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Article: Coolant effectiveness in dental cutting with air-turbine handpieces.
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TitleCoolant effectiveness in dental cutting with air-turbine handpieces.
 
AuthorsLeung, BT
Dyson, JE2
Darvell, BW1
 
Issue Date2012
 
CitationThe New Zealand Dental Journal, 2012, v. 108 n. 1, p. 25-29 [How to Cite?]
 
AbstractTo establish a strategy for evaluating coolant effectiveness and to compare typical cooling conditions used in dental cutting. A test system comprising a resistive heat source and an array of four type K thermocouples was used to compare the cooling effectiveness of air alone, water stream alone, and an air-water spray, as delivered by representative air-turbine handpieces. Mean temperature change at the four sites was recorded for a range of water flow rates in the range 10 to 90 mL min(-1), with and without air, and with and without the turbine running. The thermal resistance of the system, R, was calculated as the temperature change per watt (KW(-1)). For wet cooling (water stream and air-water spray), R was 5.1 to 11.5 KW(-1), whereas for air coolant alone the range was 18.5 to 30.7 KW(-1). R for air-water spray was lower than for water stream cooling at the same flow rate. The thermal resistivity approach is a viable means of comparative testing of cooling efficacy in simulated dental cutting. It may provide a reliable means of testing handpiece nozzle design, thus enabling the development of more efficient cooling.
 
ISSN0028-8047
2013 SCImago Journal Rankings: 0.143
 
DC FieldValue
dc.contributor.authorLeung, BT
 
dc.contributor.authorDyson, JE
 
dc.contributor.authorDarvell, BW
 
dc.date.accessioned2012-08-08T08:27:08Z
 
dc.date.available2012-08-08T08:27:08Z
 
dc.date.issued2012
 
dc.description.abstractTo establish a strategy for evaluating coolant effectiveness and to compare typical cooling conditions used in dental cutting. A test system comprising a resistive heat source and an array of four type K thermocouples was used to compare the cooling effectiveness of air alone, water stream alone, and an air-water spray, as delivered by representative air-turbine handpieces. Mean temperature change at the four sites was recorded for a range of water flow rates in the range 10 to 90 mL min(-1), with and without air, and with and without the turbine running. The thermal resistance of the system, R, was calculated as the temperature change per watt (KW(-1)). For wet cooling (water stream and air-water spray), R was 5.1 to 11.5 KW(-1), whereas for air coolant alone the range was 18.5 to 30.7 KW(-1). R for air-water spray was lower than for water stream cooling at the same flow rate. The thermal resistivity approach is a viable means of comparative testing of cooling efficacy in simulated dental cutting. It may provide a reliable means of testing handpiece nozzle design, thus enabling the development of more efficient cooling.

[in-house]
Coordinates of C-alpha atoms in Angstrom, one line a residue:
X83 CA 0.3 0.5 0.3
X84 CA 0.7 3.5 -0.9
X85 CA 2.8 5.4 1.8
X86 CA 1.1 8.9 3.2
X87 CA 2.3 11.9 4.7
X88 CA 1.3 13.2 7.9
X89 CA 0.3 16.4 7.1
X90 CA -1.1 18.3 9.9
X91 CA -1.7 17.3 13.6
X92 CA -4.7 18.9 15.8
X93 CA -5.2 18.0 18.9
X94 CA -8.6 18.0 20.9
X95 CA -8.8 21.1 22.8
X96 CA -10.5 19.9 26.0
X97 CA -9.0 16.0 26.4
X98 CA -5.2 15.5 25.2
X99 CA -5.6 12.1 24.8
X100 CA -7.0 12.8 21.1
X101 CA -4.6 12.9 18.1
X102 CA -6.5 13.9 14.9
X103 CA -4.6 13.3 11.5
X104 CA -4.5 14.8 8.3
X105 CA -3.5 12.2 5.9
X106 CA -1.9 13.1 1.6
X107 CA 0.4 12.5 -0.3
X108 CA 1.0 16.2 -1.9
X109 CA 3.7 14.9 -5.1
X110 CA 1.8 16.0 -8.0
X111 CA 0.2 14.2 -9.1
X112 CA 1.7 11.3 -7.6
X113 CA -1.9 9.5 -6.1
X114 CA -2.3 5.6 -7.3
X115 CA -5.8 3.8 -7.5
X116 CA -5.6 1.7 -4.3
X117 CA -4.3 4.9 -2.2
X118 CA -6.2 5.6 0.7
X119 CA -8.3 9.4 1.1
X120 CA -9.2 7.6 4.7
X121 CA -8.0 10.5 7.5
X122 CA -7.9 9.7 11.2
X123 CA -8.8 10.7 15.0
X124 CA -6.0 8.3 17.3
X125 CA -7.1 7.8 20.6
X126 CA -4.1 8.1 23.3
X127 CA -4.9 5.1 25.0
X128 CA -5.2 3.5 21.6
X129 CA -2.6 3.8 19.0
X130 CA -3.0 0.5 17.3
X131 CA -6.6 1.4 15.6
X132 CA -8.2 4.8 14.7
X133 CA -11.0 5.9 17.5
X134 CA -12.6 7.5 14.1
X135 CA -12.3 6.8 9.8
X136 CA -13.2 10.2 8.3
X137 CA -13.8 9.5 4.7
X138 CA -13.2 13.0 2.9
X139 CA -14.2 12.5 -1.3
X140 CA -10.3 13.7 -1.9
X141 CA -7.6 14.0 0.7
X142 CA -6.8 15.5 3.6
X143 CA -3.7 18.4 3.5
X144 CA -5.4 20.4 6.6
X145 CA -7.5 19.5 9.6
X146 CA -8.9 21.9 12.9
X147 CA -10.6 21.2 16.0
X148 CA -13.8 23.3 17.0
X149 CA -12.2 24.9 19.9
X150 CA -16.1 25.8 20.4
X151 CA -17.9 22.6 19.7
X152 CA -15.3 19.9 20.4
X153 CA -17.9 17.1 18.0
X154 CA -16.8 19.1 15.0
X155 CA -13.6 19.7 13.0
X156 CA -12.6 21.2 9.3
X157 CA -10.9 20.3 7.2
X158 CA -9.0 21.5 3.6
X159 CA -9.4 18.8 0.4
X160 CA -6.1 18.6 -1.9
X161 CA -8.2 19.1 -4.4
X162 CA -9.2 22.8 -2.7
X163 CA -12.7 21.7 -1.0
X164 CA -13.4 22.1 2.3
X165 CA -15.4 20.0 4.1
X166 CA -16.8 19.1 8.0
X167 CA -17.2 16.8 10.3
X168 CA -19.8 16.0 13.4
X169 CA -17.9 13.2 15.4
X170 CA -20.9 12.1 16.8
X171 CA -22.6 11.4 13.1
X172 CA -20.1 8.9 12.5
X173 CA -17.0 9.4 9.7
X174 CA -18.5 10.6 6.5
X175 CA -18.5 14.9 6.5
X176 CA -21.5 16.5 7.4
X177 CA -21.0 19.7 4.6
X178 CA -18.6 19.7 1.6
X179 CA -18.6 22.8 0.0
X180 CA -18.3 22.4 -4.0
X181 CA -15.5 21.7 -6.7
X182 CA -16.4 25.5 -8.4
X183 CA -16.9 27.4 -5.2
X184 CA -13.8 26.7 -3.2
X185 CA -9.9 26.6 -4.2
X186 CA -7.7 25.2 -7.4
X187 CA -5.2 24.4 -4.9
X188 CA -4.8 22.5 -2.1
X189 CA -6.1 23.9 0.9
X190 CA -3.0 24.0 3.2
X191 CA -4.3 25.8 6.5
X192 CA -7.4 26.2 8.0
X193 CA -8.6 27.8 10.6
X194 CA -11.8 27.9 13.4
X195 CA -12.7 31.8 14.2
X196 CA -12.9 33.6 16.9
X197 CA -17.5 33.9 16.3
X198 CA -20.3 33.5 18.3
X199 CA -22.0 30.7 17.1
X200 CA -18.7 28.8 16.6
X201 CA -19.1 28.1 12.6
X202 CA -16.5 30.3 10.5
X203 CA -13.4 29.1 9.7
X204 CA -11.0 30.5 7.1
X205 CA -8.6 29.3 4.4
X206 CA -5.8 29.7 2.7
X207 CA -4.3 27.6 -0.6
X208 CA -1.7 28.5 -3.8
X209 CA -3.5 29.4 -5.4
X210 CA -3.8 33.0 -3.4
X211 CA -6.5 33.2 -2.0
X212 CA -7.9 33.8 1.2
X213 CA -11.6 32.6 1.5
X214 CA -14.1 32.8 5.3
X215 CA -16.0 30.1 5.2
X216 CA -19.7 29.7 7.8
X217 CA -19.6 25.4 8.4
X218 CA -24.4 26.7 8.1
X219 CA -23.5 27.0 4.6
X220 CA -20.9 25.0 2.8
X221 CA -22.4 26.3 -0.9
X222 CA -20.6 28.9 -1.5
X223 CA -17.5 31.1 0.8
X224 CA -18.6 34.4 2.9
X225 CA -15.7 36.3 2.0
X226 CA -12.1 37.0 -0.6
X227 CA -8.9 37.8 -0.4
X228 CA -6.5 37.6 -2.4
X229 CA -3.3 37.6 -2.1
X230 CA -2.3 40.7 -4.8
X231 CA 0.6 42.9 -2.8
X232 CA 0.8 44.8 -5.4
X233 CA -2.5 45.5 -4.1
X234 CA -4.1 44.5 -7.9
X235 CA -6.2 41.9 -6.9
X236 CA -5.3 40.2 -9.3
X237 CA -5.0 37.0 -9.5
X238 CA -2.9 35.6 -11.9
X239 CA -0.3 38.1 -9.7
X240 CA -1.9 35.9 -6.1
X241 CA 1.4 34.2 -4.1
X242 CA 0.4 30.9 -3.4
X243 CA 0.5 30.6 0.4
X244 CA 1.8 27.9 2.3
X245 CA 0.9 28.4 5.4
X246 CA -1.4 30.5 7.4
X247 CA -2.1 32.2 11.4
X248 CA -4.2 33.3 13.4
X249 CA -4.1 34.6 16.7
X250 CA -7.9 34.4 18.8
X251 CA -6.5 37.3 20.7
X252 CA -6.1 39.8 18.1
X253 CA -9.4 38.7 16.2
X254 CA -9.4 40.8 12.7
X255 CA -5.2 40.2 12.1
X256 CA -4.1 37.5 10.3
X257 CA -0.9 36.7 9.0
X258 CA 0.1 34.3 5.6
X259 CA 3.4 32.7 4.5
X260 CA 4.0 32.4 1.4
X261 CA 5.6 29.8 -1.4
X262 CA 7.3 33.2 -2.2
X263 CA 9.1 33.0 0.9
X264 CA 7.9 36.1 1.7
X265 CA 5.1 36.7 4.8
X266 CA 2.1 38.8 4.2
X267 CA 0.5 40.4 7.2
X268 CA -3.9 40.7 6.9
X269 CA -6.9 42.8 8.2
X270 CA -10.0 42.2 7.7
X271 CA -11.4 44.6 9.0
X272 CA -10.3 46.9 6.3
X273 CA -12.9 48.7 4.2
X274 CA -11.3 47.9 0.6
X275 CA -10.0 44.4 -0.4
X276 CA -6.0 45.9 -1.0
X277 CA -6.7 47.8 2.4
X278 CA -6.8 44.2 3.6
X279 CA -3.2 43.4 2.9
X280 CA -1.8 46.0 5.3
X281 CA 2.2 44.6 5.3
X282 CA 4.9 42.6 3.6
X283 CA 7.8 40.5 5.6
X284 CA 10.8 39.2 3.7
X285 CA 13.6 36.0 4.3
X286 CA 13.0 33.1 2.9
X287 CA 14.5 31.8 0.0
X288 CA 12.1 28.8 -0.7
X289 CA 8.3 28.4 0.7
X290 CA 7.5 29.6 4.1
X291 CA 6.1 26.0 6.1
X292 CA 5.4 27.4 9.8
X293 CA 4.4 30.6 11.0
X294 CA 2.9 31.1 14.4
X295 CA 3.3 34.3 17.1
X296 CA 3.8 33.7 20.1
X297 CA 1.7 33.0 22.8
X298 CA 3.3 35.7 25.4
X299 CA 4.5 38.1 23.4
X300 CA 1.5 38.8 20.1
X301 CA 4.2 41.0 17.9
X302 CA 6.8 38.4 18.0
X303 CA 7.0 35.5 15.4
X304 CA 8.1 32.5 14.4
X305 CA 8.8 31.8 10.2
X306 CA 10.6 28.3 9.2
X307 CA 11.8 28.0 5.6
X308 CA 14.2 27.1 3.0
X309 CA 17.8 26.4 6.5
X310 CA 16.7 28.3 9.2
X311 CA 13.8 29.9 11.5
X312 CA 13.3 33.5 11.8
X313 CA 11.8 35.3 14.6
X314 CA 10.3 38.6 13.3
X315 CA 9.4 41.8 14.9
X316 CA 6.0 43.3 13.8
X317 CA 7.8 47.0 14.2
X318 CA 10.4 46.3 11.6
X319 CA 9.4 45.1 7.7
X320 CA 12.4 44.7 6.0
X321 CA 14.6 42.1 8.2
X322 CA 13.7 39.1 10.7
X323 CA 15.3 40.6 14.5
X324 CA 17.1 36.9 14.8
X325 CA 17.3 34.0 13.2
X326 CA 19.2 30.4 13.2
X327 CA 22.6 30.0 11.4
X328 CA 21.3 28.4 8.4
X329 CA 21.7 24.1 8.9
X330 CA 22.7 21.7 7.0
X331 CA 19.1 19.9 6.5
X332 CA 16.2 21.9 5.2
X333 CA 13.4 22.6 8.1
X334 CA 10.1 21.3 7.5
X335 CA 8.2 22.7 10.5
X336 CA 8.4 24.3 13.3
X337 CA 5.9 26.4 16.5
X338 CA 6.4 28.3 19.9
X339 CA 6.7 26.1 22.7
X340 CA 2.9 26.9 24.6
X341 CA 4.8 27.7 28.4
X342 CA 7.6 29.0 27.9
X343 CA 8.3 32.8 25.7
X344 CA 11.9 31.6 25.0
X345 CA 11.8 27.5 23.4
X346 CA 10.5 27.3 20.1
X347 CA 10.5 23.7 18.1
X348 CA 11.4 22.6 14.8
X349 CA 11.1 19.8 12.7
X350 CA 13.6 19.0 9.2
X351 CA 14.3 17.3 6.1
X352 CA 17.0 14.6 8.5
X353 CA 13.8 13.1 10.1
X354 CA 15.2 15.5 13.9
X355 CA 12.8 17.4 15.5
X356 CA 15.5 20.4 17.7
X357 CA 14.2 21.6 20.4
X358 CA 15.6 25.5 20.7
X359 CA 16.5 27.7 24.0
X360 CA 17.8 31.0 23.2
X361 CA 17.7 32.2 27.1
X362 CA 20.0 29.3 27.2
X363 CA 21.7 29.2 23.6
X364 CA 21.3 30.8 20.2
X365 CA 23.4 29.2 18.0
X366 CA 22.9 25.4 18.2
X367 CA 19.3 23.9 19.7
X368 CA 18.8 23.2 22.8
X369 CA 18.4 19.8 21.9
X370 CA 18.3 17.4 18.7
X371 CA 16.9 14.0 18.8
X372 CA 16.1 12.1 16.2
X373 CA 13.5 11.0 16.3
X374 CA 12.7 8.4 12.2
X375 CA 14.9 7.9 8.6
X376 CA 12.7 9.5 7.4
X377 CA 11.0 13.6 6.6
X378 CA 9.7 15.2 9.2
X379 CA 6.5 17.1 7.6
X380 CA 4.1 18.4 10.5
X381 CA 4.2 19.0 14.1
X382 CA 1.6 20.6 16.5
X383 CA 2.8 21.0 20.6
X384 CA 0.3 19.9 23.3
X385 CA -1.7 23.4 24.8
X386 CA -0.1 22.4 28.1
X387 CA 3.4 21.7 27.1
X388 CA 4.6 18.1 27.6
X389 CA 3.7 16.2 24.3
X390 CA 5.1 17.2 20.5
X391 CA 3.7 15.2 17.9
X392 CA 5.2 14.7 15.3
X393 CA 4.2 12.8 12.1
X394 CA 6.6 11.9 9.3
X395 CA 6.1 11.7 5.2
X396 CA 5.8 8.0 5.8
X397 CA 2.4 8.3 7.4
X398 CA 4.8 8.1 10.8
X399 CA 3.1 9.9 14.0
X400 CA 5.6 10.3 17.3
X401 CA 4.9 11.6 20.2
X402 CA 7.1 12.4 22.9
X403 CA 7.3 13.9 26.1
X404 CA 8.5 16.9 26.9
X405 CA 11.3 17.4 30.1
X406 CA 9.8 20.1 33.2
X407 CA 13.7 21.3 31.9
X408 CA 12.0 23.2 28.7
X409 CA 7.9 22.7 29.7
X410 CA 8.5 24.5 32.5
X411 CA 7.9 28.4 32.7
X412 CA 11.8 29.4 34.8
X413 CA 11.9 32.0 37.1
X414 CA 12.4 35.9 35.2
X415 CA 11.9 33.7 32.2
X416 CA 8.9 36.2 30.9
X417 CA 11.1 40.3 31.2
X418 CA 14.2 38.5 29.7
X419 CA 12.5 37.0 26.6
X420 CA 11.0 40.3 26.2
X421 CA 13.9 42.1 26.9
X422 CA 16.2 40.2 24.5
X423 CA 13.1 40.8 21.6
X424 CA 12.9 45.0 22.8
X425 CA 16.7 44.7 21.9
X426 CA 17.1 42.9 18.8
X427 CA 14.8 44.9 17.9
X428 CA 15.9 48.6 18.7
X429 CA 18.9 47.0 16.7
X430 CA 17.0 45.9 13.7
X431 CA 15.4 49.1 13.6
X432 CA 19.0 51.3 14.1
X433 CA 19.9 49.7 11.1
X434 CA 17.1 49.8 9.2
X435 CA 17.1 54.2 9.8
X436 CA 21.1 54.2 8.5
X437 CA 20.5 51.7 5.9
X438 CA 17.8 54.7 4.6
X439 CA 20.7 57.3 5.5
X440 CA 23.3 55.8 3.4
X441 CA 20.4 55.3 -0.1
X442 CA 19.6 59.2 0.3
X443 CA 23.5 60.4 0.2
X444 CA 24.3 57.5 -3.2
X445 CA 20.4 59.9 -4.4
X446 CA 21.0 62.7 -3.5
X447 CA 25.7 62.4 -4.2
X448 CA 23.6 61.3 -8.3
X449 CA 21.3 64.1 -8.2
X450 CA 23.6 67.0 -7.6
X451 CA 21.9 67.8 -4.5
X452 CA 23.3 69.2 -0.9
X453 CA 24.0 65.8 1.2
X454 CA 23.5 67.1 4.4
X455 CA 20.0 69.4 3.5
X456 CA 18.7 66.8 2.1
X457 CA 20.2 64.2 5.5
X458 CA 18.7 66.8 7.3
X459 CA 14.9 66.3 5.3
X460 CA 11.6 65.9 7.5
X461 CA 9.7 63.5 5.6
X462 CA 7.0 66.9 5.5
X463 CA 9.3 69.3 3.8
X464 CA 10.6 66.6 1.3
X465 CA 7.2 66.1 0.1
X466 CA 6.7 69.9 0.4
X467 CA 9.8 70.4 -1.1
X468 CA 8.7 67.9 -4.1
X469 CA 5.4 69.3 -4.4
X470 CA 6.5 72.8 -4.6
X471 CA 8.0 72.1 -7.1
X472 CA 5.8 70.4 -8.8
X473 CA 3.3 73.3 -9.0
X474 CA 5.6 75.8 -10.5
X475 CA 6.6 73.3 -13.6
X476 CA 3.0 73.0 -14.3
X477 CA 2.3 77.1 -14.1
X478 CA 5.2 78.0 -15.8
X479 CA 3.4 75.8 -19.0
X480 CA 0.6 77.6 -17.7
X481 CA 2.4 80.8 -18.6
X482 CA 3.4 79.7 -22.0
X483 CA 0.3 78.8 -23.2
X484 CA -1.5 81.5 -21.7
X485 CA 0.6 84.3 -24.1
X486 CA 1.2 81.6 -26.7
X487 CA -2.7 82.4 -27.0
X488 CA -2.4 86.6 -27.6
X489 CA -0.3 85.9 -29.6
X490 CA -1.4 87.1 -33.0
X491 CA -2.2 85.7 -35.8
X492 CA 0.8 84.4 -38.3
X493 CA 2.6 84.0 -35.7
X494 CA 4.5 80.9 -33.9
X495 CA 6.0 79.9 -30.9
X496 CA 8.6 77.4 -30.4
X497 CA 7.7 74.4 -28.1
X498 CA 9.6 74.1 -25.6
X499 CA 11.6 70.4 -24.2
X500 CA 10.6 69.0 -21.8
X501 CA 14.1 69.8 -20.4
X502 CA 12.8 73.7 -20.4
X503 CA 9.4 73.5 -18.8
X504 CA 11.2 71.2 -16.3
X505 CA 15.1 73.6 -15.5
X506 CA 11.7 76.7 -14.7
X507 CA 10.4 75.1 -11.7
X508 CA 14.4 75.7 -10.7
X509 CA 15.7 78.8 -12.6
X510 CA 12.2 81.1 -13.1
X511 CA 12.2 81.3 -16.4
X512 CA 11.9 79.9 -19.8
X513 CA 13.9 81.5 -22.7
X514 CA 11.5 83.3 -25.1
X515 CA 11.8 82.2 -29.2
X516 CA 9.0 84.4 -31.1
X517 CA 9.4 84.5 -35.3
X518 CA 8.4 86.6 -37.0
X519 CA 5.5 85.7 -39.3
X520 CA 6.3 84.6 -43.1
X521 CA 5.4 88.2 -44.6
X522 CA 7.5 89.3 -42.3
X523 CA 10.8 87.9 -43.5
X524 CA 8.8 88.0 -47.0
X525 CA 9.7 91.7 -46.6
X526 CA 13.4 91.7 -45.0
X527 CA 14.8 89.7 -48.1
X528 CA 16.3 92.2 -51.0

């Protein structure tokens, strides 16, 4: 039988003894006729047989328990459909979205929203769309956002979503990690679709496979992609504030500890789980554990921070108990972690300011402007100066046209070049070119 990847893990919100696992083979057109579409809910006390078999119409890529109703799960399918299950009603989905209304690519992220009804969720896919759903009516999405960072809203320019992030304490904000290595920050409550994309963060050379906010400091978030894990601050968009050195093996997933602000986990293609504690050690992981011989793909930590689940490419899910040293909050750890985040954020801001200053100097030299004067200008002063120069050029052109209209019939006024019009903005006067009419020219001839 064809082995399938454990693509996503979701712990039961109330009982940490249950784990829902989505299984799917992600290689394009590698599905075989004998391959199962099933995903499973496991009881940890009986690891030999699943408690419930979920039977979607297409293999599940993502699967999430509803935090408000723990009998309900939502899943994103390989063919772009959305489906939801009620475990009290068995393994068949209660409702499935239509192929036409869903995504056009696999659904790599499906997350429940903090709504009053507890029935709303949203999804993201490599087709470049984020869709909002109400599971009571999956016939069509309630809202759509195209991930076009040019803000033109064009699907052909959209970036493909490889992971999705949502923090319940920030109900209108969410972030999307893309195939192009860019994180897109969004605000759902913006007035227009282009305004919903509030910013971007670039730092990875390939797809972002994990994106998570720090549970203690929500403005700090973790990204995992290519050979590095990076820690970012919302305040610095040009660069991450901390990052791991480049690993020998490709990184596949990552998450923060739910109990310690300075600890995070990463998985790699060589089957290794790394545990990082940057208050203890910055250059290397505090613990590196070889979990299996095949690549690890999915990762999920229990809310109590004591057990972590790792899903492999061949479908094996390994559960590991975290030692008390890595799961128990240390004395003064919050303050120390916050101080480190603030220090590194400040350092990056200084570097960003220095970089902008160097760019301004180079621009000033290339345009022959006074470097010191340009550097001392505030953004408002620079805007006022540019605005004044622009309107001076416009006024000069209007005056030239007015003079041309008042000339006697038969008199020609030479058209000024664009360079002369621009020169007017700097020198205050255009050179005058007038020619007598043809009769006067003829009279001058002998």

dc.description.natureLink_to_subscribed_fulltext
 
dc.identifier.citationThe New Zealand Dental Journal, 2012, v. 108 n. 1, p. 25-29 [How to Cite?]
 
dc.identifier.epage29
 
dc.identifier.issn0028-8047
2013 SCImago Journal Rankings: 0.143
 
dc.identifier.issue1
 
dc.identifier.pmid22439318
 
dc.identifier.scopuseid_2-s2.0-84860807004